Once more unto the breach, dear friends, once more… -Henry V, Act III, Scene I
Back to Yakima
Last year was my first time attempting Rainshadow Running
‘s Yakima Skyline Rim 50K. It was also the first time the thought that I might not finish a race entered into my head. I finished the brutal trail run, but it was definitely a death march the last 6 miles in to the line. I told myself: “never again.” So, of course, a year later I found myself back at the Umtanum Recreation Area
, ready to start the race.
“Once more unto the breach.” That’s all that kept going through my head. Why was I doing this again? Too late for that, though. The plan? Repeat nothing I did last year. The result would have to be better!
It was a beautiful day. It can be chilly in this part of Washington in April, but it was actually comfortable at 7 AM. This actually had me a little nervous, as it might get pretty hot later in the day. No sense worrying about that, though… can’t do anything about it but drink more water.
The (Terrifying) Course
It’s just four climbs! Four “get your hands on the ground”, never-ending climbs. People tell you that it starts climbing right away, and after about a quarter mile you hit some pretty decent ascents. It feels “tough, but not horrible”… and then you start the real
climbs. If you can keep a good sense of humor, it’s actually funny to hear the reactions of the people around. As you approach the top of the climb, you realize… it’s not the top of the climb – there’s a hidden summit requiring a little more pain. This course is cruel in so many ways.One this course consistently does, though, is reward you for your hard work. The ridge run at the top of the first climb is as fun as it gets. Eventually the decent gets pretty steep. It’s possible to bomb down it (I did last year), but most mortals will pay for that later (as I did last year), so I took it easy and enjoyed the ride. During the descent, you see a massive hill in the distance ahead of you. The thought that everyone seems to have is: “I’m glad we’re not climbing THAT.” Then, we climbed THAT.Climb two is another tough one, but not the same caliber of the first climb. By now, the day was starting to warm up and people were getting pretty spread out. I was holding myself back to a very slow pace and kept feeling the urge to pick it up, but didn’t want to burn out early. I waited till near the top of the second climb to really start moving, which was the right decision. There’s another great, runnable stretch here. This was the first photo op I had with Glenn Tachiyama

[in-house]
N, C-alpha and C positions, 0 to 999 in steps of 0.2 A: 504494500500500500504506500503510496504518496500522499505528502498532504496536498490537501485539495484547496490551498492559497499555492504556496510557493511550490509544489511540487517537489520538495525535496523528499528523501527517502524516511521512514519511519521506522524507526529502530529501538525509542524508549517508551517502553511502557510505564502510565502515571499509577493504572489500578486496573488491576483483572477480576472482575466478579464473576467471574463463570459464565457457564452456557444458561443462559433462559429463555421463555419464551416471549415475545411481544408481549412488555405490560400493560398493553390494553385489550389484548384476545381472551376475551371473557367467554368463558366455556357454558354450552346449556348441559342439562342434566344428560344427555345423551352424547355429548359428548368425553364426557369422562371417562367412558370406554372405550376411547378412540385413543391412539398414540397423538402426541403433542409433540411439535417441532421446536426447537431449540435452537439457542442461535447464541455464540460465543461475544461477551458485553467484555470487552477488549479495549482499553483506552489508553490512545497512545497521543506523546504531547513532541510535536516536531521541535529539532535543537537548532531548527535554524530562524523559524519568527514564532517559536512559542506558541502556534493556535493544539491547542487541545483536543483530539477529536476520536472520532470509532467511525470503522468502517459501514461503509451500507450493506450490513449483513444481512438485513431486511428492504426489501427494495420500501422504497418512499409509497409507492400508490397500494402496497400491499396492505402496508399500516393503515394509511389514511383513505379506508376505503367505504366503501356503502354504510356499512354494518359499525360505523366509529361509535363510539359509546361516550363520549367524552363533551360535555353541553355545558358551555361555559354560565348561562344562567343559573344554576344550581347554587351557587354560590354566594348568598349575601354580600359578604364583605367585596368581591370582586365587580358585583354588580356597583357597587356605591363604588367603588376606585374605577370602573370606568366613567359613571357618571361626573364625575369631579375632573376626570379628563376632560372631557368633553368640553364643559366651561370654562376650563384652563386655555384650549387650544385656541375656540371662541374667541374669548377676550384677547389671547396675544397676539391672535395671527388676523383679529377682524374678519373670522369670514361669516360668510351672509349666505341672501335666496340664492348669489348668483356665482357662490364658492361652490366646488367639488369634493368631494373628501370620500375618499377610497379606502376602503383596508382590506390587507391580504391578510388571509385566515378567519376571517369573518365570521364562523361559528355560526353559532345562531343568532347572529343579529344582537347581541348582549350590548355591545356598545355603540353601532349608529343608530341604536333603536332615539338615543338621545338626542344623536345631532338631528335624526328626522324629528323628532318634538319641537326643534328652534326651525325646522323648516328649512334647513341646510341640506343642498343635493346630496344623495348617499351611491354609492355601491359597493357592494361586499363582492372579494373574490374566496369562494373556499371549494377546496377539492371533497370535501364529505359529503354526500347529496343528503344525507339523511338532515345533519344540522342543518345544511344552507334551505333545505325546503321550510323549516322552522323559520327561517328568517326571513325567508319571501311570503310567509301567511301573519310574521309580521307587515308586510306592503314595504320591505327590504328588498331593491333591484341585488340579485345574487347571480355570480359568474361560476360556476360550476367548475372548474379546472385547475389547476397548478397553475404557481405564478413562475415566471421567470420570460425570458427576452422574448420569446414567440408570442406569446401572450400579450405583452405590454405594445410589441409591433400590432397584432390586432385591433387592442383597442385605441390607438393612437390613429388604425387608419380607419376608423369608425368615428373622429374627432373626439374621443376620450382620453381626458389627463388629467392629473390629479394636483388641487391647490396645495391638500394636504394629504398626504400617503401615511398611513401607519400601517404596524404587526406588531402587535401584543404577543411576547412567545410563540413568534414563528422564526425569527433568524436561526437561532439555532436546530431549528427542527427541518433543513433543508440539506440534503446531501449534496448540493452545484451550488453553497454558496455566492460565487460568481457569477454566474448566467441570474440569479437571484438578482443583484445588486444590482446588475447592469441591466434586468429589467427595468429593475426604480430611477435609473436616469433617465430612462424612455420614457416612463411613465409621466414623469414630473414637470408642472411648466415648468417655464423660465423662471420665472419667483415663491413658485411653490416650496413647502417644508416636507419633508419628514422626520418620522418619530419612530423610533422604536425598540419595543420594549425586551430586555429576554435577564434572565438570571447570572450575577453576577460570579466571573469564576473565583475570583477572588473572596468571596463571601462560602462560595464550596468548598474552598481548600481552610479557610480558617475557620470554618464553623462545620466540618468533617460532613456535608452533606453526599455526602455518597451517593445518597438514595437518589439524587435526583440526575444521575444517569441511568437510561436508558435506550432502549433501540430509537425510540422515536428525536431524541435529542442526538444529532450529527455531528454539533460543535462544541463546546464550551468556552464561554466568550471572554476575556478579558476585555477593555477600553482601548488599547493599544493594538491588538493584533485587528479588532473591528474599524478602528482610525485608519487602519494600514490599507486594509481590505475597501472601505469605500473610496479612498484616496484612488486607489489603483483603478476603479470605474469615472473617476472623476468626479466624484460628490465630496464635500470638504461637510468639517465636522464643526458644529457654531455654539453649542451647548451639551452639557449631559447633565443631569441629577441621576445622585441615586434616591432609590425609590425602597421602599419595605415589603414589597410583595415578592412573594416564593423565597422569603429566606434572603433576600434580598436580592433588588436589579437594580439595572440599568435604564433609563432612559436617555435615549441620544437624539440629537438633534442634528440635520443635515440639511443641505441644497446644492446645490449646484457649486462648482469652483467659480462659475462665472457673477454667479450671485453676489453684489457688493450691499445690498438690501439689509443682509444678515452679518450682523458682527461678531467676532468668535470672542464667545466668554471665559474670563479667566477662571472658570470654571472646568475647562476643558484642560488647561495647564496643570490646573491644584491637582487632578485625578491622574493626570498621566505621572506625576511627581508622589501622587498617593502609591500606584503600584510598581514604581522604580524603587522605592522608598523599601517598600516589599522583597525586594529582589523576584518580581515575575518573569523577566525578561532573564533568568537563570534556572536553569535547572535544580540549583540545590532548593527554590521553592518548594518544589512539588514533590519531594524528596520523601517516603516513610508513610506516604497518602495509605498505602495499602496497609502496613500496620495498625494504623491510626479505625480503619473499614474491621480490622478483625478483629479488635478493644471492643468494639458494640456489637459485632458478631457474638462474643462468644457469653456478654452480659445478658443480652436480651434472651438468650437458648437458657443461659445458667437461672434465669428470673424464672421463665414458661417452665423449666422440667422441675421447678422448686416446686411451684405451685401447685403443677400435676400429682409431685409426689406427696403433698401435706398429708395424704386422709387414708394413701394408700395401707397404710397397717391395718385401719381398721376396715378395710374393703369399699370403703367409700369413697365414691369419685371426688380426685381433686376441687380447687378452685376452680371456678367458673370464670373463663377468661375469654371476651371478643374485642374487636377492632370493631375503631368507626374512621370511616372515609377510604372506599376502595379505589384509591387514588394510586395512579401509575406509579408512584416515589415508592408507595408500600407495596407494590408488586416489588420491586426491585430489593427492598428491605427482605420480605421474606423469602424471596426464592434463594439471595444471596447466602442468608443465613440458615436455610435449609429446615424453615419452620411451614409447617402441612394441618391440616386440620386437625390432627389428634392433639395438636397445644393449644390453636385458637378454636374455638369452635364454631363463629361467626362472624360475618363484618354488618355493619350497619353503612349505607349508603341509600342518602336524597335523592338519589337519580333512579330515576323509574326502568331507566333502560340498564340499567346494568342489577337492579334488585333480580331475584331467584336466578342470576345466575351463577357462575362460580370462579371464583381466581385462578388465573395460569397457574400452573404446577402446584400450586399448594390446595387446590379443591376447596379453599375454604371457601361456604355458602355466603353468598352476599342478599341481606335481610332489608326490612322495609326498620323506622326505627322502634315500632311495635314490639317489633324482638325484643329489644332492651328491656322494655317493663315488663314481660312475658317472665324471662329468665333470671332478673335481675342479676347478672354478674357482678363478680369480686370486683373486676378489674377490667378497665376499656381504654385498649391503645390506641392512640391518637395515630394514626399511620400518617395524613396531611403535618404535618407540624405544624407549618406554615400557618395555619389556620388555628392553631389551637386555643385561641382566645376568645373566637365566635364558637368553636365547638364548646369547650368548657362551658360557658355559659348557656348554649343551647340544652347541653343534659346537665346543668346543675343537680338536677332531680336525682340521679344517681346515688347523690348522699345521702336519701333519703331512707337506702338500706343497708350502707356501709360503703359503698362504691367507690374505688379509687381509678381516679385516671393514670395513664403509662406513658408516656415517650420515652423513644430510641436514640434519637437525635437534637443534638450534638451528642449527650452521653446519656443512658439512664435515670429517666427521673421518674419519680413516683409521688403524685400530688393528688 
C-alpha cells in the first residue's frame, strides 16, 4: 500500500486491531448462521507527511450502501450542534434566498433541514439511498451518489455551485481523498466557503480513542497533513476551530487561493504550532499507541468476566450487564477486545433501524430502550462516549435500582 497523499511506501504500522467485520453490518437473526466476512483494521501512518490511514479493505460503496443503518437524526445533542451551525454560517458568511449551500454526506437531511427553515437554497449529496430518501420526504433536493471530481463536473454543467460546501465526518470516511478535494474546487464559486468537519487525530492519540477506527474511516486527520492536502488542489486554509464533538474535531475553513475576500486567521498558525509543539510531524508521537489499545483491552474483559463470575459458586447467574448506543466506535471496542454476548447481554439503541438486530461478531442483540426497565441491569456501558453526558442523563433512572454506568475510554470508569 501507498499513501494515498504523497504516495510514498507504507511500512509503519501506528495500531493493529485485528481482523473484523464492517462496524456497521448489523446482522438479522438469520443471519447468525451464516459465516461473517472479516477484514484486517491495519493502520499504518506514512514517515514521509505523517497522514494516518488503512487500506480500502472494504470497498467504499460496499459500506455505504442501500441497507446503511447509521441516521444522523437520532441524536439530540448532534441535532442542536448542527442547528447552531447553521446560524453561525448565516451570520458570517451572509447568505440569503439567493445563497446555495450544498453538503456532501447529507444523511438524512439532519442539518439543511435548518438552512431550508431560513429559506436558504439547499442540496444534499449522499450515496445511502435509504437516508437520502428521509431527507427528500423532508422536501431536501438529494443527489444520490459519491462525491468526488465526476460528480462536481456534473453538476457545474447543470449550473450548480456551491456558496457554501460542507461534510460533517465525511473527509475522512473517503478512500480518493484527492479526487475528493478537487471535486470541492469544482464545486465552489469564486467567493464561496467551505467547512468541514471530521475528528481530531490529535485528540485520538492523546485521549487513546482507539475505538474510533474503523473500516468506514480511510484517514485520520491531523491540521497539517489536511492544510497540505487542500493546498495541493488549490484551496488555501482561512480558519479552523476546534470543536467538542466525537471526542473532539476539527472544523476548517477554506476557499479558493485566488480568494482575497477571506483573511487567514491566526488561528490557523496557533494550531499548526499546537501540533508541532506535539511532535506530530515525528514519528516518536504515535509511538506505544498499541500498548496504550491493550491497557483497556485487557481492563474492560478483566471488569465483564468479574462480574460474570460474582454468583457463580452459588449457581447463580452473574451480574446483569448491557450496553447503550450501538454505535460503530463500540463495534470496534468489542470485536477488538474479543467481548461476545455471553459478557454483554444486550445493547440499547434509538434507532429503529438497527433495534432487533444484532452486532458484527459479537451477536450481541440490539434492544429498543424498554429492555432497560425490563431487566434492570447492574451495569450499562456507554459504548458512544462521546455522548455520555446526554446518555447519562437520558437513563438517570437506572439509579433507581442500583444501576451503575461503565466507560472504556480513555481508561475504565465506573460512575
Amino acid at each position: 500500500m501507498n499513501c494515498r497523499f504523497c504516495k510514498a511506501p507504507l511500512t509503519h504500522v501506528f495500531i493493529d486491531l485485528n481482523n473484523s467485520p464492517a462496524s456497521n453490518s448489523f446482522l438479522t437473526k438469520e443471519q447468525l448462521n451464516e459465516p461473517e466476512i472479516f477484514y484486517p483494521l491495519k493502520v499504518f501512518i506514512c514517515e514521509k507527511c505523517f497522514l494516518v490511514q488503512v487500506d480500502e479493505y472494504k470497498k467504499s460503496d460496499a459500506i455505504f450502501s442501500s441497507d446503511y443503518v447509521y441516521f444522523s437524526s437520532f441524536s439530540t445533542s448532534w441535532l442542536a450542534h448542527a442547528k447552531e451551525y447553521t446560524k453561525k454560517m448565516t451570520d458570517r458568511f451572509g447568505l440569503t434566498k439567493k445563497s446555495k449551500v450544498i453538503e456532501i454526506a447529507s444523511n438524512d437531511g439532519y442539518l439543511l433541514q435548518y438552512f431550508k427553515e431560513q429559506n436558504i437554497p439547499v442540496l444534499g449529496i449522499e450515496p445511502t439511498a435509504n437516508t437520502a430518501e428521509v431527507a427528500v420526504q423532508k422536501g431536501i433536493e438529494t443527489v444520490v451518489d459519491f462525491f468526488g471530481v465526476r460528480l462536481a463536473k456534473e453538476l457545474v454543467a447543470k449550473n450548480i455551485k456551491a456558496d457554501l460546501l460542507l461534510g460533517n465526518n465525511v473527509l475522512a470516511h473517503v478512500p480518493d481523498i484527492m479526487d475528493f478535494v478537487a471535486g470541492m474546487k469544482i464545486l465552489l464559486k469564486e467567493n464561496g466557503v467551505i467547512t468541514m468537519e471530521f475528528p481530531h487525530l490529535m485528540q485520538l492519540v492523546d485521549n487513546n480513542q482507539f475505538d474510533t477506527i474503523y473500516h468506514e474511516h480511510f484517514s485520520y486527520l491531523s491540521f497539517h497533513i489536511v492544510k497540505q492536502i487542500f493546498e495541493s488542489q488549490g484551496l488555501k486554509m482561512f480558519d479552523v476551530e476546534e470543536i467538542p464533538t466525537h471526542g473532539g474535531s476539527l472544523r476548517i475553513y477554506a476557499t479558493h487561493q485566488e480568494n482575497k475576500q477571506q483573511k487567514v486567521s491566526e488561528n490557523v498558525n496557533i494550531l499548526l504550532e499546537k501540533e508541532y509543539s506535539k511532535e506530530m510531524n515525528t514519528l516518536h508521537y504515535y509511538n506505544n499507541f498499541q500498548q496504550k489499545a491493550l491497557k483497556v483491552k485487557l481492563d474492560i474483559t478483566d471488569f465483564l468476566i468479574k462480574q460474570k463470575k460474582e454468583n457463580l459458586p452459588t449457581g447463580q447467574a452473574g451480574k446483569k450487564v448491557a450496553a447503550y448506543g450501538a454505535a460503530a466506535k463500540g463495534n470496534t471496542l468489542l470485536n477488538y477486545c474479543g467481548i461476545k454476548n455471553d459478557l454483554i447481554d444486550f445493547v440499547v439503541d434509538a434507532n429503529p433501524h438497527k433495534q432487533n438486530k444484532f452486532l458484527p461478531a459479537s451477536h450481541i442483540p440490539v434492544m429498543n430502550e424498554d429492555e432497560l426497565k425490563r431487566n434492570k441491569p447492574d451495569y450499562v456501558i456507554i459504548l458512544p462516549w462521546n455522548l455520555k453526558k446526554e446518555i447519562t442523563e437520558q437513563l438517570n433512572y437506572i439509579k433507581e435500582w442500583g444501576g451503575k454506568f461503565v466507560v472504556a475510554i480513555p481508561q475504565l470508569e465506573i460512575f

, so I was grateful that I wasn’t suffering, yet. The descent to the turnaround point is EXTREMELY rocky and tough to run. I probably ran it faster than I should’ve, but downhills are my strength, so I couldn’t pass up the chance to make up time (I ended up passing quite a few people here).Great volunteers at all the aid stations, and the mid-point was no exception. There is a very brief dirt road at the bottom of the trail, which was a nice respite for my beat-up feet. Refueling done, I headed back up, up, up. These hills were no shorter the other direction.For the most part, taking the first half of the race easier paid off: I felt strong and steady on the return trip. The final climb back up the “first” hill seems never-ending, and was the one part of the race where I cracked. It was likely some hydration issues: The temperatures are higher, the air is dryer, and the sun is brighter on the east side of the Cascades. This rain-soaked Seattlite wasn’t quite adapted for that. Not that I can use geography as an issue: My fellow west-sider Dave
cruised past me on the last climb like he had just started the race. Good for him… *grumble, grumble, grumble*
The race finishes with a very steep decent for 2 miles back to the finish. There are some tricky, rocky segments near the bottom. More importantly, there is delicious pizza and beer AT the bottom.
Like every Rainshadow race, there was a great party at the bottom. Lots of food and beverages (healthy and otherwise, but all delicious). It was great to share experiences and catch up with my trail running buddies that I haven’t seen in a while. I told James Varner (the RD) that there was no way I’d run the race again, which I immediately followed up with telling him that I’m already looking forward to running it next year.
This is a SLOW race. I managed to trim 11 minutes off of my 2013 time, but this race was still about 1 hour, 40 minutes slower than my fastest 50K. Don’t go looking for a PR, but come ready to find out how hard a 50K can be.